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What is Agile Enterprise Risk Management?

As you may know, I am pretty close to completing my first book – Agile Enterprise Risk Management, Risk-Based Thinking, Multi-Disciplinary Management and Digital Transformation. It is now at the publishers, awaiting finalization. I have established a site for the book and this is the home page text that describes what AERM is all about.

The State of Things

The world is changing faster and faster.  Volatility, Uncertainty, Complexity and Ambiguity (VUCA) is and will be the new normal for the foreseeable future.

COVID’s impact on working life and the Future of Work has been enormous.  Changes that were expected to take place over the next several years materialized within one.  Hybrid work models and Work from Anywhere have begun to change the way that many people work and with it, the way that employment markets work, resetting the balance of power between employers and the workforce.  This will ultimately have significant implications for what I call the Education Industrial Complex.  The traditional four-year bachelor’s degree as prelude to a career may well be transformed into a lifetime of alternating education and employment sprints of no more than two years at a time.  Many institutions of higher learning will not be able to adapt to the changes.

The lifetime of companies is decreasing.  100-year-old industrial companies are giving way to companies that last ten to 20 years before succumbing to the inability to support asset- and workforce-heavy business models or to keep pace with more nimble competitors.  The lifecycle of products is contracting, and more and more people are seeing value in renting or leasing things that they have use for but do not wish to own.  Conversely, electronic goods, such as cell phones, used to be replaced with newer models while they still had substantial useful life.  Now, people are hanging onto them.  Social Media fads come and go with such rapidity, it’s difficult for companies other than the largest players to exploit them in the longer term.

Technology, especially cloud-native architectures and pay-as-you go service models, has enabled start-up and early-stage companies to compete with larger and established competitors in ways they never could before.  The lifespan and value of the ‘Cash Cow’ are diminished, pushing companies to experiment and take risks to ramp up their product pipelines in ways they never did before.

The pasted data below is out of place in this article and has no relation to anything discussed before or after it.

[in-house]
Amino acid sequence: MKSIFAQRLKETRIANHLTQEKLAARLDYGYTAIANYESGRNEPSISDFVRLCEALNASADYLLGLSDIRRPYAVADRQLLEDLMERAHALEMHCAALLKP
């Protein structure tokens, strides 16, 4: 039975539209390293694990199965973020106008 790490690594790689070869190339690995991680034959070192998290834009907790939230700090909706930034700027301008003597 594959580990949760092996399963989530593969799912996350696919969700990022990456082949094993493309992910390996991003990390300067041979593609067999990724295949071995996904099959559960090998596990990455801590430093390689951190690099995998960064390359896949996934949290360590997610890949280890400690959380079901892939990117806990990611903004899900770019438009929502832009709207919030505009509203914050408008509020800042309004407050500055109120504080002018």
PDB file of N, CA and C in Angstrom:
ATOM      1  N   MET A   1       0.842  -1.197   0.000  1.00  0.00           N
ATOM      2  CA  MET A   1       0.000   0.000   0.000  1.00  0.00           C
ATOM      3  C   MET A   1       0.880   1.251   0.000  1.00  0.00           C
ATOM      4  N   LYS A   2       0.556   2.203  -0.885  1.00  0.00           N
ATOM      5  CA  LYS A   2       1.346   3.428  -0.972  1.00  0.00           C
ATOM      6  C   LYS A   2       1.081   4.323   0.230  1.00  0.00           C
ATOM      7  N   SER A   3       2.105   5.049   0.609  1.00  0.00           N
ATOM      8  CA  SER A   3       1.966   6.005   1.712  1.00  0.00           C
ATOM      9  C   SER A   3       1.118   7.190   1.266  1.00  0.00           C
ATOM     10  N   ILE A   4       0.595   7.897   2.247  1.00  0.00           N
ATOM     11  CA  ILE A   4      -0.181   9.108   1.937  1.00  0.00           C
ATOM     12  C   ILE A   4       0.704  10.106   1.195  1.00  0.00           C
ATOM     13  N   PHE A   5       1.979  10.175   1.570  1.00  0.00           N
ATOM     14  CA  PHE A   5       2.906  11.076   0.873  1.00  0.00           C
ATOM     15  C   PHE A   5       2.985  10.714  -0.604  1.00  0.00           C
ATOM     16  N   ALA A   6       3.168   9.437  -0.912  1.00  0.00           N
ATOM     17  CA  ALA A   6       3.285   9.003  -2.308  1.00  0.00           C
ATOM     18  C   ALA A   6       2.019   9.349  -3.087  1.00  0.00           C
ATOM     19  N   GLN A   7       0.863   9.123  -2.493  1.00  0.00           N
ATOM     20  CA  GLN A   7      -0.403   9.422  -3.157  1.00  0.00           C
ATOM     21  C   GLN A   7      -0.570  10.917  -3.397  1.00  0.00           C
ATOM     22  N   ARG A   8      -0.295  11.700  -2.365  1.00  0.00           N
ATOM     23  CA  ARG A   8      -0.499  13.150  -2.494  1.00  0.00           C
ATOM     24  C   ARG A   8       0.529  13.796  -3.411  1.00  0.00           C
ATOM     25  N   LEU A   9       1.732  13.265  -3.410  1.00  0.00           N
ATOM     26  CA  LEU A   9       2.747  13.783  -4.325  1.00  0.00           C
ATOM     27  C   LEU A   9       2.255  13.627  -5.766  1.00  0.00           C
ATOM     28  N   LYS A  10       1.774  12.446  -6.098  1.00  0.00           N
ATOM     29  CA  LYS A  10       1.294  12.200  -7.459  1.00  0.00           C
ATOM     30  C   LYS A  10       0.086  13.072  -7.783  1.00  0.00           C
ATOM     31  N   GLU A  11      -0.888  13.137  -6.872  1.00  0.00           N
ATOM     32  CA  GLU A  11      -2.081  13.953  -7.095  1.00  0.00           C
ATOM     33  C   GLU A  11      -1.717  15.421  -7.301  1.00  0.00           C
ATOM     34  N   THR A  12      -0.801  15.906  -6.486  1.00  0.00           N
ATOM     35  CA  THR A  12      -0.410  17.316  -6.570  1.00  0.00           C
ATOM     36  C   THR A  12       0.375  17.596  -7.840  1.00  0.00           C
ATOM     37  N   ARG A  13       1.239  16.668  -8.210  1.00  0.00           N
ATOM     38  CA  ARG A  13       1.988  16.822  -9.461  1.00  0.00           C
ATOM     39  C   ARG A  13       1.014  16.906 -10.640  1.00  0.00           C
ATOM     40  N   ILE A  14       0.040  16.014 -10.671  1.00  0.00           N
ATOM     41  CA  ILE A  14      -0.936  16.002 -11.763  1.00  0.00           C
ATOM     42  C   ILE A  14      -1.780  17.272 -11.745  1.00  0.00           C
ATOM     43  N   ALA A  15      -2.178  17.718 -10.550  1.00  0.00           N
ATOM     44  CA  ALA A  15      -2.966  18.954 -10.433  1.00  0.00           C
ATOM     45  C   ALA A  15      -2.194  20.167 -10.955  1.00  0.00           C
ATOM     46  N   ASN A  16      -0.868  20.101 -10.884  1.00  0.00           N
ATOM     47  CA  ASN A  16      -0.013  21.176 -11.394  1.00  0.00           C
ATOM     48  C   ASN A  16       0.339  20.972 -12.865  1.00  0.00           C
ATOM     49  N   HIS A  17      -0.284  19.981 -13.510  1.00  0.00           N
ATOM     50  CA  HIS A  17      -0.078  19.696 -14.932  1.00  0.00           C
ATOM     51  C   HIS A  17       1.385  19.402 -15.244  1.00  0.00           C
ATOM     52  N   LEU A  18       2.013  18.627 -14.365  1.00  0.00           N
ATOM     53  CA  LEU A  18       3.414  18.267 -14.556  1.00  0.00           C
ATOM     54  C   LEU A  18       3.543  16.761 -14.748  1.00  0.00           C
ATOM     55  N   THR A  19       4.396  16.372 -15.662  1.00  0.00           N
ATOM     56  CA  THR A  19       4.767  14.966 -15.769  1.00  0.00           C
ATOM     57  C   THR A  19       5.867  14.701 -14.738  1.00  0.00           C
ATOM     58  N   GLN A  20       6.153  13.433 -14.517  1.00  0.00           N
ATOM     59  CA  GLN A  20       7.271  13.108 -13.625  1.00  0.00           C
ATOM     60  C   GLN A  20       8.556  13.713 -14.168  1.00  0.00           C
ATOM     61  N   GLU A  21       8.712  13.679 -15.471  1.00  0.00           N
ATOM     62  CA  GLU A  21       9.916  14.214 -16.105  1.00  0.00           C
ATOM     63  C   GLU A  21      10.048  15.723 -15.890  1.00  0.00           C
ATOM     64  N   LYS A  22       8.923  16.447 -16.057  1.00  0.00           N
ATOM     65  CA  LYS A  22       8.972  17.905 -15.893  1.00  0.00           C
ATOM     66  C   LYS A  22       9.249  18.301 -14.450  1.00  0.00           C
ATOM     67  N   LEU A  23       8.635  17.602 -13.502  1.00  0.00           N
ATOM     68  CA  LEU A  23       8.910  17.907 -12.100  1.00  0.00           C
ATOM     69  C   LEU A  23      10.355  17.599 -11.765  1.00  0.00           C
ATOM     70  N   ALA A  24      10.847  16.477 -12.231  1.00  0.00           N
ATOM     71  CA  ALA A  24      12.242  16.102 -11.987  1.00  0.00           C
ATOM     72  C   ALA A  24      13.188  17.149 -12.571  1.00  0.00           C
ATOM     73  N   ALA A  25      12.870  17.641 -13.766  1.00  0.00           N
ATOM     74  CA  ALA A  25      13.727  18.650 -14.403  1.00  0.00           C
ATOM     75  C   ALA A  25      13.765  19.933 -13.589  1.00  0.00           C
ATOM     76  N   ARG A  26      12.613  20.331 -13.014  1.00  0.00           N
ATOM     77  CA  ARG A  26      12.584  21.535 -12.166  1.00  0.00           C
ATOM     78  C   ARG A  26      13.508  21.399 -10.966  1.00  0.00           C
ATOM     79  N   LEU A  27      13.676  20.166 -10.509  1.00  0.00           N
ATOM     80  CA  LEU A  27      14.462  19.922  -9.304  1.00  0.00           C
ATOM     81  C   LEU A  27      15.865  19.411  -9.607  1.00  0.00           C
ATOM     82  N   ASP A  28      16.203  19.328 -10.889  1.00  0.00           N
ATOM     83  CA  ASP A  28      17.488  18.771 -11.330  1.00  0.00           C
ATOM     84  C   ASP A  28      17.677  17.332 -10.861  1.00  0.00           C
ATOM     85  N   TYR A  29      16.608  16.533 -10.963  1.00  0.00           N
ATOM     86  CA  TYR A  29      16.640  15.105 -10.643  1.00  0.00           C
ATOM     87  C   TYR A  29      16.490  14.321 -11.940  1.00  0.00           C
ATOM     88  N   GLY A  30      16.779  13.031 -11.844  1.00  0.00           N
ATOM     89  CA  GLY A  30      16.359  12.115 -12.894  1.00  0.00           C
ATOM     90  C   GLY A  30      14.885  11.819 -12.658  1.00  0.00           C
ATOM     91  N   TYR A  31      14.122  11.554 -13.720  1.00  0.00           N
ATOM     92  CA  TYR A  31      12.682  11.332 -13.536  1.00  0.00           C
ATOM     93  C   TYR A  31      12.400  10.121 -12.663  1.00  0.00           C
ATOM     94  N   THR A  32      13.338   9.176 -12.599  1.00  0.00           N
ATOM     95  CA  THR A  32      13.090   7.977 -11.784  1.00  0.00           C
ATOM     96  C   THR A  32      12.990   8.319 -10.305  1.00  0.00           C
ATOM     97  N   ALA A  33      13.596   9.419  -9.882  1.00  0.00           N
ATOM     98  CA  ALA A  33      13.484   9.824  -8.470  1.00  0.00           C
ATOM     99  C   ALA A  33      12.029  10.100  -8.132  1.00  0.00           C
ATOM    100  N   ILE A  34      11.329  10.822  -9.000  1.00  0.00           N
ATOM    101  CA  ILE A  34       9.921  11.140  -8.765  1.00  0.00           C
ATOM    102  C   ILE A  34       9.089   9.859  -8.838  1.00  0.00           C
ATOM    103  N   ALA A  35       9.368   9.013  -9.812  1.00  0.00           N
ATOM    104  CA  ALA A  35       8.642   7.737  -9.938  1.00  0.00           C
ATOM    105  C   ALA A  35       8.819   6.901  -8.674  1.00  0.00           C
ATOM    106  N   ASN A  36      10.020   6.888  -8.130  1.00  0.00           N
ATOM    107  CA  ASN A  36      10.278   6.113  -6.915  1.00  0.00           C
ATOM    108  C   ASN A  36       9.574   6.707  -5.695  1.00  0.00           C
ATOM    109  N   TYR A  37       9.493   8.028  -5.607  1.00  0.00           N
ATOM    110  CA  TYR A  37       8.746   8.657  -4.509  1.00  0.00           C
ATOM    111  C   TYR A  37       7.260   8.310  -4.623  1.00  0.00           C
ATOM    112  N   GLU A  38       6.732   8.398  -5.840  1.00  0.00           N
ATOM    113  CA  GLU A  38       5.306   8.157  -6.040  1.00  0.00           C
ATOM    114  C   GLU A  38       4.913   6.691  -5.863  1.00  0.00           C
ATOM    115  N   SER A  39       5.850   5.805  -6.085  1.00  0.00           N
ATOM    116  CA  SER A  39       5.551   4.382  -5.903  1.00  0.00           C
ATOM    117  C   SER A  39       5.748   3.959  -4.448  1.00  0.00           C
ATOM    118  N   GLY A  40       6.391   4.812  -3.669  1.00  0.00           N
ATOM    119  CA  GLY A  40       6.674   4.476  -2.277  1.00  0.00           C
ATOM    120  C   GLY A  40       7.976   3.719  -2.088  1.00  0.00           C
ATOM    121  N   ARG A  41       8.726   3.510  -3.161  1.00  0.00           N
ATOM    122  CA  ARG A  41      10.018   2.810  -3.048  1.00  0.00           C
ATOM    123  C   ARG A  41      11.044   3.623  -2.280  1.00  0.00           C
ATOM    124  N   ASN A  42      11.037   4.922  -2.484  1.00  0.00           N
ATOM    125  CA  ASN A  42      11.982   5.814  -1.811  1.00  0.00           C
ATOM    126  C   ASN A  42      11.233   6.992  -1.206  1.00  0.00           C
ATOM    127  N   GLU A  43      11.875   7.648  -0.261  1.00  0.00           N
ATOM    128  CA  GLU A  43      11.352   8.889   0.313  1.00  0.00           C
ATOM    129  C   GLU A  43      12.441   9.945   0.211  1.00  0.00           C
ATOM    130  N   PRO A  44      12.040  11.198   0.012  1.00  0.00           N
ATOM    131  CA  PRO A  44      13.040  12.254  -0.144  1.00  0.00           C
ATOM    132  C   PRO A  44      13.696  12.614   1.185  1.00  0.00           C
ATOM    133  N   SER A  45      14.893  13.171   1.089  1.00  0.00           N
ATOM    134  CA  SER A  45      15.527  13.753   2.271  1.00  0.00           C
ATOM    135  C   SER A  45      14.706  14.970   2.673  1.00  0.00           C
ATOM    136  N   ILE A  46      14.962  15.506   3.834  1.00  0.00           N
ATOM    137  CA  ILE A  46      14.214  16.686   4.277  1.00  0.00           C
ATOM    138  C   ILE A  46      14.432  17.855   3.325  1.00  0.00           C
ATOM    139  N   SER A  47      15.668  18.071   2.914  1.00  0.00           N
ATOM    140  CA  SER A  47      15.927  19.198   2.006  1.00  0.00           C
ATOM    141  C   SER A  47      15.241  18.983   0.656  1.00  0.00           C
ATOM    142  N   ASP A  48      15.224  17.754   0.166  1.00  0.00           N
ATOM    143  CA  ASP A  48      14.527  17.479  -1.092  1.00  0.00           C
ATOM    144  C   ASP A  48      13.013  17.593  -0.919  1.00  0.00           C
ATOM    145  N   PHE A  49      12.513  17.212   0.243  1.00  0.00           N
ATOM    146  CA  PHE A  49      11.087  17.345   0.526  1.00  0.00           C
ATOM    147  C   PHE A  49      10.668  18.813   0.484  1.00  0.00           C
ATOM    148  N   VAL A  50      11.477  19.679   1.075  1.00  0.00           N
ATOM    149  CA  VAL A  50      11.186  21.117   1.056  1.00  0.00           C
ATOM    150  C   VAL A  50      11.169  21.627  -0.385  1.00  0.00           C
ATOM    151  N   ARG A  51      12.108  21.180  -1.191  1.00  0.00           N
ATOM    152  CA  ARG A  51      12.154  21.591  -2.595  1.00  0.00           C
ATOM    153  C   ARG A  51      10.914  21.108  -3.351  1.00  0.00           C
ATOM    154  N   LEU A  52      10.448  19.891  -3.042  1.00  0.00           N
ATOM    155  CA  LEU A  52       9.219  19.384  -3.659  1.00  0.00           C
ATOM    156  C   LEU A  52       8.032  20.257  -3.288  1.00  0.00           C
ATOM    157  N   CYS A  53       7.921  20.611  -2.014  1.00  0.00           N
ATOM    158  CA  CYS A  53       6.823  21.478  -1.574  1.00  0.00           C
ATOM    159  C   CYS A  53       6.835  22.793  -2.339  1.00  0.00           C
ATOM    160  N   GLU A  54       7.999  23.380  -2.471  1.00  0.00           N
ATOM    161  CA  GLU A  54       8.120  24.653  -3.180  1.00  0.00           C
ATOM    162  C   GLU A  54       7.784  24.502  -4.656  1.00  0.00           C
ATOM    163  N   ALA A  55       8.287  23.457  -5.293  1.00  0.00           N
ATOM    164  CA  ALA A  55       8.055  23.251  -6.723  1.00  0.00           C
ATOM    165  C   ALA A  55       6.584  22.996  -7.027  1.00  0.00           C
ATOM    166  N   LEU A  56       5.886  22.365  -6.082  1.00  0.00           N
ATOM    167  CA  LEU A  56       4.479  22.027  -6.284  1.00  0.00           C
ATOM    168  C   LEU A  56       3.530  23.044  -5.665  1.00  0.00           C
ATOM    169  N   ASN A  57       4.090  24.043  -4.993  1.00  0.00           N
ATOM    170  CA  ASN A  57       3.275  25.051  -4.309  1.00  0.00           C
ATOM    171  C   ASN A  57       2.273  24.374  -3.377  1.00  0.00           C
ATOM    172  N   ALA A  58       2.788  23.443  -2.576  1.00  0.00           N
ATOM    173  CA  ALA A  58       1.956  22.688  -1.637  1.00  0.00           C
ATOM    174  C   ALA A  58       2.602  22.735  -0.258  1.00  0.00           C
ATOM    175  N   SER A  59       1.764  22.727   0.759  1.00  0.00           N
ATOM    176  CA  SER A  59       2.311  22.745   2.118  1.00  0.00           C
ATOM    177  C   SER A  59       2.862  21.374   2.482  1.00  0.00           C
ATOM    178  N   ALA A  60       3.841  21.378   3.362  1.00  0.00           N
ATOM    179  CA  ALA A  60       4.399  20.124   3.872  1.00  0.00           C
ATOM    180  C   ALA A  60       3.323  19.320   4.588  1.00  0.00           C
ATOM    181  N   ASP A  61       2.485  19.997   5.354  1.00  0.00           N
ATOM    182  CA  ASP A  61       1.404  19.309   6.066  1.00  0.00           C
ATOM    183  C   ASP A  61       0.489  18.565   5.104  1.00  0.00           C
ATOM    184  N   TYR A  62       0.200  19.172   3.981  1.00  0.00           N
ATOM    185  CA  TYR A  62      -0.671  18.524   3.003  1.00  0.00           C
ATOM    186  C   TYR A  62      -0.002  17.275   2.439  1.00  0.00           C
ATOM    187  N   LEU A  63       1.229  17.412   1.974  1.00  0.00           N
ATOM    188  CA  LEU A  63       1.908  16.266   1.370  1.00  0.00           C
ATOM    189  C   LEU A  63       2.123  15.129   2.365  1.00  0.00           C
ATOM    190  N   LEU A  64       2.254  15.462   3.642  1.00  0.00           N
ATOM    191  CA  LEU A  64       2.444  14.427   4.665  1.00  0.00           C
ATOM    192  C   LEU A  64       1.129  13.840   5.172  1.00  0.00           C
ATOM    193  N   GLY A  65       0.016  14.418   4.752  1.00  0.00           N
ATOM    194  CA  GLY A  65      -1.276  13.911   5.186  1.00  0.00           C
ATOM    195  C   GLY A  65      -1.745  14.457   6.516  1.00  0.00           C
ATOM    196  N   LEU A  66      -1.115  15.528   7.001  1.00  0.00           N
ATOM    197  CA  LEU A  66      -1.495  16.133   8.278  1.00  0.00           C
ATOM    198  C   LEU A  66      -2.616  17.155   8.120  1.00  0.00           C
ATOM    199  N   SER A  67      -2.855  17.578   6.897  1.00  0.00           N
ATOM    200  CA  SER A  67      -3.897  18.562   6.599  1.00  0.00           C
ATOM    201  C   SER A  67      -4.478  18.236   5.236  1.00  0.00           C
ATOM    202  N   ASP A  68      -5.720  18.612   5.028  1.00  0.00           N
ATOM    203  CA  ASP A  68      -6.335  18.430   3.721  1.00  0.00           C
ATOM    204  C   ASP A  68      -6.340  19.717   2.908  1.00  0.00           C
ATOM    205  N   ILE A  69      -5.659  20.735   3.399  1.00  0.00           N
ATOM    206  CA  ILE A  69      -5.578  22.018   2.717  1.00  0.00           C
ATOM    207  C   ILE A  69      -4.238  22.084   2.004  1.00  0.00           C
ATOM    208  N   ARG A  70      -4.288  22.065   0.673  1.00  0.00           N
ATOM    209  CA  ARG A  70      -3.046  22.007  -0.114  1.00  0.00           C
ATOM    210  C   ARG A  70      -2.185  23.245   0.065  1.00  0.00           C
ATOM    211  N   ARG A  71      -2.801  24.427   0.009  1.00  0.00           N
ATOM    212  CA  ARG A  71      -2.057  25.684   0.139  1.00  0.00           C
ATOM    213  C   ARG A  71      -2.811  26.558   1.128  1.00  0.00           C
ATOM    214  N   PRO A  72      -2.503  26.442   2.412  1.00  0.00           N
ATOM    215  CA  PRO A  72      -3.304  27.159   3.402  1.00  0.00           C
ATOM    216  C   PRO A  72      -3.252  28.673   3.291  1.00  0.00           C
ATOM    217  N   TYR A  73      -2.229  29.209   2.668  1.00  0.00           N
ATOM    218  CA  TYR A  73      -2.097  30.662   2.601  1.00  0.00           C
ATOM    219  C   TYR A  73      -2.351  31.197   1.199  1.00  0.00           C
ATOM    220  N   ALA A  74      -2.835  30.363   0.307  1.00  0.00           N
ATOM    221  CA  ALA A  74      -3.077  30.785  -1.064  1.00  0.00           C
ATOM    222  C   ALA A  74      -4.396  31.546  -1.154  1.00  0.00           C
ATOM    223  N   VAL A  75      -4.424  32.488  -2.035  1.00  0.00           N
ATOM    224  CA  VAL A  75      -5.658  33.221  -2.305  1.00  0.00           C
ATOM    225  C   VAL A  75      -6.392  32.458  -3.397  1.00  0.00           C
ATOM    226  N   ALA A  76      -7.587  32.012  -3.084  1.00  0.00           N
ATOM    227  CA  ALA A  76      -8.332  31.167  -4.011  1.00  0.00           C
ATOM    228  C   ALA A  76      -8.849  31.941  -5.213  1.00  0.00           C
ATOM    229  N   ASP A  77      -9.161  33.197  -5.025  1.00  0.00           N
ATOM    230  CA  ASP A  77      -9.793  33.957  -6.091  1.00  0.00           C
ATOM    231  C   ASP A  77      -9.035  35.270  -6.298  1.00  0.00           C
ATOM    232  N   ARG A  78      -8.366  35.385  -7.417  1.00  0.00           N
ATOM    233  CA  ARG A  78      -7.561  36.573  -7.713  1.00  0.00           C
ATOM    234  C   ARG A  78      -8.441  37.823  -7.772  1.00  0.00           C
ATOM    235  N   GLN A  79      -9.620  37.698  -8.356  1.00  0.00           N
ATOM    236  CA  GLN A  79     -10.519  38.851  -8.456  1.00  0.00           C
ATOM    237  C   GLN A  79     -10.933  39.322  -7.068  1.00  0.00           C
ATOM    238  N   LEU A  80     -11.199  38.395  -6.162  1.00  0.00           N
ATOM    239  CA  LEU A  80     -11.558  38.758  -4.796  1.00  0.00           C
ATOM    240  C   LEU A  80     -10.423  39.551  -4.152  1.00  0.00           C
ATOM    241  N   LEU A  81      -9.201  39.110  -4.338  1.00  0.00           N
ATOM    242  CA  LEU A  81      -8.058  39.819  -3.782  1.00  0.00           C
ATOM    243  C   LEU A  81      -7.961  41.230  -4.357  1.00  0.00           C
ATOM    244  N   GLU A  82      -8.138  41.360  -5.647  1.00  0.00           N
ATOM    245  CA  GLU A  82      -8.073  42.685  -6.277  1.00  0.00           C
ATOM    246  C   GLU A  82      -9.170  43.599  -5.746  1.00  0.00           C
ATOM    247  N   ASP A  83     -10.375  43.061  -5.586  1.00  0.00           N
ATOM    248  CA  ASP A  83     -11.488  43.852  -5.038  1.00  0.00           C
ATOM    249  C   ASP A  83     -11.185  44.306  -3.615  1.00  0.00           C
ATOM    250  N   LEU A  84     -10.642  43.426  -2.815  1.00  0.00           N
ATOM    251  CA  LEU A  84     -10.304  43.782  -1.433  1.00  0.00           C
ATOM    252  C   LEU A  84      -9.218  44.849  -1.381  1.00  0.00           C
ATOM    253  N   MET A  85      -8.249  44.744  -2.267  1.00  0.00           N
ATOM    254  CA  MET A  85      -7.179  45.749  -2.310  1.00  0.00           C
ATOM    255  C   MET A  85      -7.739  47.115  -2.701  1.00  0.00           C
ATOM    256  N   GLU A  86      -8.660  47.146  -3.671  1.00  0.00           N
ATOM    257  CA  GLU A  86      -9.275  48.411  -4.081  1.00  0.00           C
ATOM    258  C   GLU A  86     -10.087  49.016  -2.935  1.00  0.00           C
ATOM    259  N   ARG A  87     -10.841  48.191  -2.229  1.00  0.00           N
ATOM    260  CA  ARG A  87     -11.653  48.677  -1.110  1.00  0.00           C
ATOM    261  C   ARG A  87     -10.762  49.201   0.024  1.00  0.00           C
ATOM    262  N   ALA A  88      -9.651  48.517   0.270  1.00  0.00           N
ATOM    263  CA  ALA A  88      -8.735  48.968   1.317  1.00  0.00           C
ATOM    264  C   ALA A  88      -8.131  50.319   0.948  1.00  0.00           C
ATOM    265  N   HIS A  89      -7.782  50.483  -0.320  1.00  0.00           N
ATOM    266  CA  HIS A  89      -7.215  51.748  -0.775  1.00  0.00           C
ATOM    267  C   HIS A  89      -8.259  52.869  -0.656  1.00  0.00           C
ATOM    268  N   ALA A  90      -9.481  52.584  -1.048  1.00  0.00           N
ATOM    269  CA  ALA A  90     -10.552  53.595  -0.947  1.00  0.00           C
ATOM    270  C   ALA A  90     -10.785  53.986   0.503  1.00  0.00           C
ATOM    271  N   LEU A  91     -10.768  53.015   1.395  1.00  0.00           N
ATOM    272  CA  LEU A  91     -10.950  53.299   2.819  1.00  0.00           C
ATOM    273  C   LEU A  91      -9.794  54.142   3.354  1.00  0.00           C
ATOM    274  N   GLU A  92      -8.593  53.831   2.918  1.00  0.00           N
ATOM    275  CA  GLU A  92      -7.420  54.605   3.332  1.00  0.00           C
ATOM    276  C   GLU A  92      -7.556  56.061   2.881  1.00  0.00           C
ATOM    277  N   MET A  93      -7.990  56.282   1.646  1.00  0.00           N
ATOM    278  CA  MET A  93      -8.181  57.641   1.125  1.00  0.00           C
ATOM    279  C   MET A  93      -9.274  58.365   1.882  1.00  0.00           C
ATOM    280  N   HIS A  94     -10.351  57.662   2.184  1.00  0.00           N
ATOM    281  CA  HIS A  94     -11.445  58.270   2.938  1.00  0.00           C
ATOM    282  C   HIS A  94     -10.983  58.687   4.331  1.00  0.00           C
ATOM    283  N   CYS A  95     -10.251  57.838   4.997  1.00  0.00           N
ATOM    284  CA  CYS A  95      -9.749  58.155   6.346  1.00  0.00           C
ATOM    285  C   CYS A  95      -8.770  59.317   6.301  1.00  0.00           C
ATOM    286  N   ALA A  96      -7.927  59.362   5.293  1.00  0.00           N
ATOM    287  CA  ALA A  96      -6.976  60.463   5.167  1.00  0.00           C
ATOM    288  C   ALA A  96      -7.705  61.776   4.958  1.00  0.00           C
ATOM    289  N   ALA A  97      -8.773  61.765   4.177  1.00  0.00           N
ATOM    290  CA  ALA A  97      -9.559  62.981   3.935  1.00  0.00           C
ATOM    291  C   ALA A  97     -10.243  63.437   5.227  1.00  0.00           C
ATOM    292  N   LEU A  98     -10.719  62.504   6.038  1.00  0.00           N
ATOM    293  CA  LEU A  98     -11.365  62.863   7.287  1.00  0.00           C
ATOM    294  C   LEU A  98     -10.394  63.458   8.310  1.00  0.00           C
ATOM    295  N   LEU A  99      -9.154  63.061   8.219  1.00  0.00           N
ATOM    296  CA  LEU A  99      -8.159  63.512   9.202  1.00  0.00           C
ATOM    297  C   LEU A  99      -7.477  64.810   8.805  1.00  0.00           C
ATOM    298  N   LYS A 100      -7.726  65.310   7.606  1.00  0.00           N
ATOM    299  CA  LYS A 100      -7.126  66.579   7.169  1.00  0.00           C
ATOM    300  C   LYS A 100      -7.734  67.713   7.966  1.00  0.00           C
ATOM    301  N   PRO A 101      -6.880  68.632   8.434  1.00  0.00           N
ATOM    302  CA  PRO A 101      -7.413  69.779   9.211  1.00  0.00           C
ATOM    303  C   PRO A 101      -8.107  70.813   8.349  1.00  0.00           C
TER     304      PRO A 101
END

Digital Transformation is now an unavoidable requirement for companies and to be successful, it will have to be performed in a way that impacts how companies do nearly everything.  Just implementing some new technology will not be enough.  It will be critical to set concrete performance objectives and manage the process of transformation based on business results, not traditional project metrics, such as development velocity or completion within the planned scope, schedule and budget.

A sustainable design for your company must be reflect:

  • The need for rapid evolution of business models,
  • The strategic impact of Cloud architecture and pay-as-you-go infrastructures,
  • The diminishing ability to leverage cash cows,
  • The accelerating appearance of new risks and transformation of existing ones and
  • The existential criticality of business agility.

What this all adds up to is high volume, high-velocity change.  Risk Management (RM,) as traditionally practiced, will not be adequate to keep up.

Why?  A lot of current RM is not designed to meet these challenges:

  • A great deal of it is practiced iteratively.  It’s updated periodically while change is occurring continuously.
  • Many companies employ simplified quantitative shortcuts that are not based on valid statistical methods.  This leads to mis-estimating the probability of events and the magnitude of their potential impacts and can lead to inappropriate controls or mitigation efforts.
  • Companies’ RM efforts are often reactive—more tied to mitigating outcomes than addressing sources of risk.
  • Many risks are tied to interdependencies among elements of companies’ anatomy, which are often not well understood.  When changes occur, risks morph and propagate.